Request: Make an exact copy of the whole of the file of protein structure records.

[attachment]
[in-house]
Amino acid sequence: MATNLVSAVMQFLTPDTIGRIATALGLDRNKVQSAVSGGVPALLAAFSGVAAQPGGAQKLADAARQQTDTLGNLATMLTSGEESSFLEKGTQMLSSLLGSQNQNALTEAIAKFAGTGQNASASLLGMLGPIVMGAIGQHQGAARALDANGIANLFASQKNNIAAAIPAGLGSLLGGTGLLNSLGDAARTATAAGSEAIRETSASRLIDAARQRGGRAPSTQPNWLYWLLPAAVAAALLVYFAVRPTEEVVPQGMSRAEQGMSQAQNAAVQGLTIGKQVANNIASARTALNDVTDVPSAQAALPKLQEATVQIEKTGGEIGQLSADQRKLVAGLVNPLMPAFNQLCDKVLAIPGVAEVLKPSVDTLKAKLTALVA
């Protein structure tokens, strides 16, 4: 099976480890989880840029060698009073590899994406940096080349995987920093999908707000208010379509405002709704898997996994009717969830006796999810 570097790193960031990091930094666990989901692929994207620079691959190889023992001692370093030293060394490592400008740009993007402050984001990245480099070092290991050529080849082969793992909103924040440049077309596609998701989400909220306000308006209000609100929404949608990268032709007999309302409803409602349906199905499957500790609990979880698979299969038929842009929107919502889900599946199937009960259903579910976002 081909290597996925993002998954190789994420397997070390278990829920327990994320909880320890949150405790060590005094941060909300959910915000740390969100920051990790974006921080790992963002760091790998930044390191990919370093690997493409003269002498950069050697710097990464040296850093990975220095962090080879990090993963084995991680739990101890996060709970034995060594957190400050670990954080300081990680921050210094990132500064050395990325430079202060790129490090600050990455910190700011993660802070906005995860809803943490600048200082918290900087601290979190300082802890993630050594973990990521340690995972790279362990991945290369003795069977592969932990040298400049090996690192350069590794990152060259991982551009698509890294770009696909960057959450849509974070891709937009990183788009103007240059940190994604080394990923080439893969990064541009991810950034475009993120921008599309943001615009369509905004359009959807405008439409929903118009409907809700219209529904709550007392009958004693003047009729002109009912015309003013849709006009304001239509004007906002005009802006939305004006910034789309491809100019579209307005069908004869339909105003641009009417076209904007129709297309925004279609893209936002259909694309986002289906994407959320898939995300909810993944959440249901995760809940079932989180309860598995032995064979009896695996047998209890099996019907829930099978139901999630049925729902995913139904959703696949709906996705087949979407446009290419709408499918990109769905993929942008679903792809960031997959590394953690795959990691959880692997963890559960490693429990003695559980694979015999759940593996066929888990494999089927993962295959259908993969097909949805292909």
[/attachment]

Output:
[in-house]
Amino acid sequence: MATNLVSAVMQFLTPDTIGRIATALGLDRNKVQSAVSGGVPALLAAFSGVAAQPGGAQKLADAARQQTDTLGNLATMLTSGEESSFLEKGTQMLSSLLGSQNQNALTEAIAKFAGTGQNASASLLGMLGPIVMGAIGQHQGAARALDANGIANLFASQKNNIAAAIPAGLGSLLGGTGLLNSLGDAARTATAAGSEAIRETSASRLIDAARQRGGRAPSTQPNWLYWLLPAAVAAALLVYFAVRPTEEVVPQGMSRAEQGMSQAQNAAVQGLTIGKQVANNIASARTALNDVTDVPSAQAALPKLQEATVQIEKTGGEIGQLSADQRKLVAGLVNPLMPAFNQLCDKVLAIPGVAEVLKPSVDTLKAKLTALVA
């Protein structure tokens, strides 16, 4: 099976480890989880840029060698009073590899994406940096080349995987920093999908707000208010379509405002709704898997996994009717969830006796999810 570097790193960031990091930094666990989901692929994207620079691959190889023992001692370093030293060394490592400008740009993007402050984001990245480099070092290991050529080849082969793992909103924040440049077309596609998701989400909220306000308006209000609100929404949608990268032709007999309302409803409602349906199905499957500790609990979880698979299969038929842009929107919502889900599946199937009960259903579910976002 081909290597996925993002998954190789994420397997070390278990829920327990994320909880320890949150405790060590005094941060909300959910915000740390969100920051990790974006921080790992963002760091790998930044390191990919370093690997493409003269002498950069050697710097990464040296850093990975220095962090080879990090993963084995991680739990101890996060709970034995060594957190400050670990954080300081990680921050210094990132500064050395990325430079202060790129490090600050990455910190700011993660802070906005995860809803943490600048200082918290900087601290979190300082802890993630050594973990990521340690995972790279362990991945290369003795069977592969932990040298400049090996690192350069590794990152060259991982551009698509890294770009696909960057959450849509974070891709937009990183788009103007240059940190994604080394990923080439893969990064541009991810950034475009993120921008599309943001615009369509905004359009959807405008439409929903118009409907809700219209529904709550007392009958004693003047009729002109009912015309003013849709006009304001239509004007906002005009802006939305004006910034789309491809100019579209307005069908004869339909105003641009009417076209904007129709297309925004279609893209936002259909694309986002289906994407959320898939995300909810993944959440249901995760809940079932989180309860598995032995064979009896695996047998209890099996019907829930099978139901999630049925729902995913139904959703696949709906996705087949979407446009290419709408499918990109769905993929942008679903792809960031997959590394953690795959990691959880692997963890559960490693429990003695559980694979015999759940593996066929888990494999089927993962295959259908993969097909949805292909």